Perlan 2 Glider Completes First Flight
The Perlan 2 glider made its first test flight Wednesday above Redmond Municipal Airport in Oregon, completing another step in the project team’s goal to set a new altitude record next year. Pilots Jim Payne and Morgan Sandercock flew the glider to 5,000 feet above the field during the first of what will be a series of tests before attempting to reach 90,000 feet from Argentina in 2016. Perlan 2 is a two-seat pressurized sailplane equipped with oxygen equipment, emergency parachutes, cameras and instruments for gathering flight and atmospheric data. It has a wingspan of 84 feet and an empty weight of 1265 pounds.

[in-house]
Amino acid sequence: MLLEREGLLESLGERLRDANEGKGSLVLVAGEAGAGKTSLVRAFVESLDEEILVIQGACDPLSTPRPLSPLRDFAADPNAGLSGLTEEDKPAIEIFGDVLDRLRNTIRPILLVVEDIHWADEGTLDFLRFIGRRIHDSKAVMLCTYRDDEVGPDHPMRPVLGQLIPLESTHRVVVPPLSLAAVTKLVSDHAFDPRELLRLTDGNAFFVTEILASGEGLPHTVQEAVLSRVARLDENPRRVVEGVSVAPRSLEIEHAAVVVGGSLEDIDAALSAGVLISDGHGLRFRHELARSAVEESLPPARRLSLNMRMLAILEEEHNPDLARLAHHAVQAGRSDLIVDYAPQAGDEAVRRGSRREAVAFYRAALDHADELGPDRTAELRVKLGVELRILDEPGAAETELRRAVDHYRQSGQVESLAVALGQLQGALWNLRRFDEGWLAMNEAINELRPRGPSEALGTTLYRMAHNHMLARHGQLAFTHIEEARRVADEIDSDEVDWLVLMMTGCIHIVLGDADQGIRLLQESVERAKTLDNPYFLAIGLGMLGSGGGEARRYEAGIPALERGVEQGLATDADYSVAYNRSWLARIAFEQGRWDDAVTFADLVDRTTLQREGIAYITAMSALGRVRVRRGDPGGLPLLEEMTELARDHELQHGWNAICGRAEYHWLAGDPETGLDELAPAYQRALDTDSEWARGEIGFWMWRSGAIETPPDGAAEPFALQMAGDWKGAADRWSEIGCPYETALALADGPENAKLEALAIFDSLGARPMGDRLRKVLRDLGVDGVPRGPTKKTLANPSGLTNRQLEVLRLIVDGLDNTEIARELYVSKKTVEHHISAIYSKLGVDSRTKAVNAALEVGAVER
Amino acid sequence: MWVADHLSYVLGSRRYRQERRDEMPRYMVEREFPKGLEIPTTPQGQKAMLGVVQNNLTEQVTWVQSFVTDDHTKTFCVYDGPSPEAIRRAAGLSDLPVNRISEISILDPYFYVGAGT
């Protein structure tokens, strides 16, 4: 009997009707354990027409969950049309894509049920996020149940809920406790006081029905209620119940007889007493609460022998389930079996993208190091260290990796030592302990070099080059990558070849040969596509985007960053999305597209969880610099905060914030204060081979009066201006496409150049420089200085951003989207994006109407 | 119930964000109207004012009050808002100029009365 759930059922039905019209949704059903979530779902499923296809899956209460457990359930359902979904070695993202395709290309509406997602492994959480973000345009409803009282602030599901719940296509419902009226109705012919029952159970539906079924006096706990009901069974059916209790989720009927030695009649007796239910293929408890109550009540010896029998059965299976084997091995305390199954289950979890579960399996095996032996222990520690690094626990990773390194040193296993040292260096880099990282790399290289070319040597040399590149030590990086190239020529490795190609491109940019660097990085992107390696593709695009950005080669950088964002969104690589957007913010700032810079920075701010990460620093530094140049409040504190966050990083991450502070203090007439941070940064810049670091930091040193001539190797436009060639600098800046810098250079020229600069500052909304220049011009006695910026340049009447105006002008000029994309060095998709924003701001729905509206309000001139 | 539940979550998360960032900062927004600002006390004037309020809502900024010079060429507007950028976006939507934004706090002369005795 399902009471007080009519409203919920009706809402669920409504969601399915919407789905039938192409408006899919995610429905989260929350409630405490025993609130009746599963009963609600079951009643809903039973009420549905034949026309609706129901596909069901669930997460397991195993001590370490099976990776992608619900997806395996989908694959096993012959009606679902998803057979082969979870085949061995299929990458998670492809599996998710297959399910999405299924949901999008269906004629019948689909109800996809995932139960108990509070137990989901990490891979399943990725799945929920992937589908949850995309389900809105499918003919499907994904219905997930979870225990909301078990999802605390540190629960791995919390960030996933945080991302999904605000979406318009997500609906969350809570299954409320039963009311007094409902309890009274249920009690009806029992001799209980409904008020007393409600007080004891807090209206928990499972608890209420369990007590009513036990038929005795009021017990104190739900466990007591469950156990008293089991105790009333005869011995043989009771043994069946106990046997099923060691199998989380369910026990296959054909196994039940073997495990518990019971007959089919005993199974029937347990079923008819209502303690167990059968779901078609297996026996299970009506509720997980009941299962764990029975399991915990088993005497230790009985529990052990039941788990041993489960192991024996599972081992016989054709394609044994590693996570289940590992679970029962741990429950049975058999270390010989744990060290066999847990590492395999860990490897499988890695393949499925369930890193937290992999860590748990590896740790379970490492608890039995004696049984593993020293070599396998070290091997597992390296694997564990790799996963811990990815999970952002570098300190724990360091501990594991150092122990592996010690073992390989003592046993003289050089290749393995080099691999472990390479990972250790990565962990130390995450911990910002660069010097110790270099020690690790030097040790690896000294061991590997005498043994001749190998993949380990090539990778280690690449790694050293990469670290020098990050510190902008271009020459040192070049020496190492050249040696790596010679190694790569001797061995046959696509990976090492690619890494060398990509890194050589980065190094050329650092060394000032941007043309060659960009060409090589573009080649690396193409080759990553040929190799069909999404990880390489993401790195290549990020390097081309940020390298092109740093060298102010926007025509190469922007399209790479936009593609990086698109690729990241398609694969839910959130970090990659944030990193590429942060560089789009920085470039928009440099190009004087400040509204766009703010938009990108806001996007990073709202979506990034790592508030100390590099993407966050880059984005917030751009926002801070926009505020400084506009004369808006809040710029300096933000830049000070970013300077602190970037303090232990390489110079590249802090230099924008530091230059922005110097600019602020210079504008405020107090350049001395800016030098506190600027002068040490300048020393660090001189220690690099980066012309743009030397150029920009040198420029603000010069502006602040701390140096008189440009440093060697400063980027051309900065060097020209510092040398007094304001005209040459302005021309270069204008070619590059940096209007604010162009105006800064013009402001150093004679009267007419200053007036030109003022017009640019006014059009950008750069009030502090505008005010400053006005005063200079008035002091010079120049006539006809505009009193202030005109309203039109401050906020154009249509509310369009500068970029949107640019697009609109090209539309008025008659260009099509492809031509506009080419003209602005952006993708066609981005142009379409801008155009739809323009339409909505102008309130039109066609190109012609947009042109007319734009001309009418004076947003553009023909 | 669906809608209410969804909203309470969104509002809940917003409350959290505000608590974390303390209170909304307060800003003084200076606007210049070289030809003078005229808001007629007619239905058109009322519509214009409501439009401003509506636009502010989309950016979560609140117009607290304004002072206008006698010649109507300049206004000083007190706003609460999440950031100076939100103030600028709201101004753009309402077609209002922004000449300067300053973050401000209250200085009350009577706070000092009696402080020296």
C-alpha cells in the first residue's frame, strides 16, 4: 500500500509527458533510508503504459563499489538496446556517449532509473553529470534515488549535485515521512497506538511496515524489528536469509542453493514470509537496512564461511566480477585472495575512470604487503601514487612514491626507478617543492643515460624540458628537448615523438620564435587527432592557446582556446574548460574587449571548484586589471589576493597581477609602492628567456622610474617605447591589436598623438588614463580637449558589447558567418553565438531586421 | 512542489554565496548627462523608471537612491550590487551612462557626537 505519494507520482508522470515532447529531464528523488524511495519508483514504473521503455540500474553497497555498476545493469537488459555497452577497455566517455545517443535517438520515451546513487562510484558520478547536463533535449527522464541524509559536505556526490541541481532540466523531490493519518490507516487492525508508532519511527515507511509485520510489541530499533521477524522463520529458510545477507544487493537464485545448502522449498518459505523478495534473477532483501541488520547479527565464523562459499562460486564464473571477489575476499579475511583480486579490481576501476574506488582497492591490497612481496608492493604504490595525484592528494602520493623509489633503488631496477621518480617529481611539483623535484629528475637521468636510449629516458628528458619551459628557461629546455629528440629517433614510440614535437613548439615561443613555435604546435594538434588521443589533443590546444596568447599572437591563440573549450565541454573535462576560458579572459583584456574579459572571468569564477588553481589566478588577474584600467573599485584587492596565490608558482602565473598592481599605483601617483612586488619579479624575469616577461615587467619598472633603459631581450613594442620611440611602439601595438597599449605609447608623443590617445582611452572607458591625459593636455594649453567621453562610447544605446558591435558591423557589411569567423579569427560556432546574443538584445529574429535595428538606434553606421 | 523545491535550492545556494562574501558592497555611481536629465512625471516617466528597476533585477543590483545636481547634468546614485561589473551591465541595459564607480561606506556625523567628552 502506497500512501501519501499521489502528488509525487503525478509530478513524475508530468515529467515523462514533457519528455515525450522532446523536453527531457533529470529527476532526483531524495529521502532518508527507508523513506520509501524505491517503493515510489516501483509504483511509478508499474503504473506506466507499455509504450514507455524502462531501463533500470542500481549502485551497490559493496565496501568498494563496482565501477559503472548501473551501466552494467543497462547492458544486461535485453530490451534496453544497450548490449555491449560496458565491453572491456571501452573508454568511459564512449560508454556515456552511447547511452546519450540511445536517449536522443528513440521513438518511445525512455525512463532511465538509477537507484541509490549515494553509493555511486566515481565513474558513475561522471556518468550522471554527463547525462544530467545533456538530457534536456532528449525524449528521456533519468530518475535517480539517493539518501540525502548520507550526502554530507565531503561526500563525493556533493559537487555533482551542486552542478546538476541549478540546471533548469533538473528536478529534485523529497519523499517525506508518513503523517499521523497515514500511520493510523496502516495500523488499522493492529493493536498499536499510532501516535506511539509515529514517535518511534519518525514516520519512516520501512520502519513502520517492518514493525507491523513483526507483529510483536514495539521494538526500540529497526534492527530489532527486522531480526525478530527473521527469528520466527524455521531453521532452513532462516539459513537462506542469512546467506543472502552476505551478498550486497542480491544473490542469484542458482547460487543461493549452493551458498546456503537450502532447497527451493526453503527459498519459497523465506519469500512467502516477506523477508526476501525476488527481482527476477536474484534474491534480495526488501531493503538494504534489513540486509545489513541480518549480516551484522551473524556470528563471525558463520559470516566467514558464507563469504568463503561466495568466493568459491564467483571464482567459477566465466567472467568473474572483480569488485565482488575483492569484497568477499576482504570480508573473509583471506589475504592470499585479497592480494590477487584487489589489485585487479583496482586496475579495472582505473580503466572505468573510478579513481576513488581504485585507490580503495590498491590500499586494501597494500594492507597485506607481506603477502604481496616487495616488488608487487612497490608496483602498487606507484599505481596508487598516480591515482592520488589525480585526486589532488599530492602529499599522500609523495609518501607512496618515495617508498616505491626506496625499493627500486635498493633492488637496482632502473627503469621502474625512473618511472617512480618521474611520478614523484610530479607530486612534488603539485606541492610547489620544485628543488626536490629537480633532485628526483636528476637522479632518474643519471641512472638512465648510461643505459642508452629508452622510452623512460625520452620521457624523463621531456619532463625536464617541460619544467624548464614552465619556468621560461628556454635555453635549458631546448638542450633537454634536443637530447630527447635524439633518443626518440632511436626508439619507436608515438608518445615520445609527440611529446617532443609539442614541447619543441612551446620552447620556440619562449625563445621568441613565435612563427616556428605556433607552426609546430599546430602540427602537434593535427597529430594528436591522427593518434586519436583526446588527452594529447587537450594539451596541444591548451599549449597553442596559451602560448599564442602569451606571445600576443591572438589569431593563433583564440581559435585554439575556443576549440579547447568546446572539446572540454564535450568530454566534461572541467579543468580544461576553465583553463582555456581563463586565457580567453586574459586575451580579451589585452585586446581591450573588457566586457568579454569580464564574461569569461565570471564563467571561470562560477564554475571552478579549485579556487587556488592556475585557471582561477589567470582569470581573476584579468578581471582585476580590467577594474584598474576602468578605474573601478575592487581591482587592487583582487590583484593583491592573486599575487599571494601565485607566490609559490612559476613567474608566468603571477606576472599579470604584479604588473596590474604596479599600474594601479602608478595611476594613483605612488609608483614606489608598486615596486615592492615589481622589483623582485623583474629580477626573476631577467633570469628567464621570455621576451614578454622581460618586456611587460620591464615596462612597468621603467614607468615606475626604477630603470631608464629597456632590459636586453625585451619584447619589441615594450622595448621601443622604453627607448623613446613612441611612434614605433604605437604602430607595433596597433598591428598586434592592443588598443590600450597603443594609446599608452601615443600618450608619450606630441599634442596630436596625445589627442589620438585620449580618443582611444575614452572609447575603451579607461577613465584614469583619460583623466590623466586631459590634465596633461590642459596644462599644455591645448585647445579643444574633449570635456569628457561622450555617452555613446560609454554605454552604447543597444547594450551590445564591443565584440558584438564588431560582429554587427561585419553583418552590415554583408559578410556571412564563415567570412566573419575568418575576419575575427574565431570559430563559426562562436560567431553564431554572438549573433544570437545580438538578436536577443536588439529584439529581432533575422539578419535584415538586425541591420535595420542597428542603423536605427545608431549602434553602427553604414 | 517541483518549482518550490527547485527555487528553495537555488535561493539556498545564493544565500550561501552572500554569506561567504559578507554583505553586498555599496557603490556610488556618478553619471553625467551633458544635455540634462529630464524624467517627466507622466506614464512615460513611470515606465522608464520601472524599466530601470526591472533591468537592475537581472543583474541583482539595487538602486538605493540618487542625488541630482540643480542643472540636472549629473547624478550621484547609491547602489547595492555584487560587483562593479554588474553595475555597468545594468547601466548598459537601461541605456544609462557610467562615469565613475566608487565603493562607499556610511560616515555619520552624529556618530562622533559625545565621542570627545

The Perlan Project began in 1992 as a nonprofit organization with a mission to conduct high-altitude research with sailplanes. In 2006, Perlan I, flown by Steve Fossett and Einar Enevoldson, set a record for gliders at 50,722 feet from Argentina. The project joined Airbus Group in 2014 and has sponsors including Weather Extreme Ltd., United Technologies and BRS Aerospace. “We’re extremely excited about the successful first flight of the Perlan 2 glider,” said Ed Warnock, Perlan Project CEO. “This marks a major breakthrough in aviation innovation, one that will allow winged exploration of the atmosphere at the edge of space and lead to new discoveries to unravel some of the continuing mysteries of weather, climate change and ozone depletion.” After reaching 90,000 feet, the next phase will be to design a wing that can take the glider to 100,000 feet, Perlan said.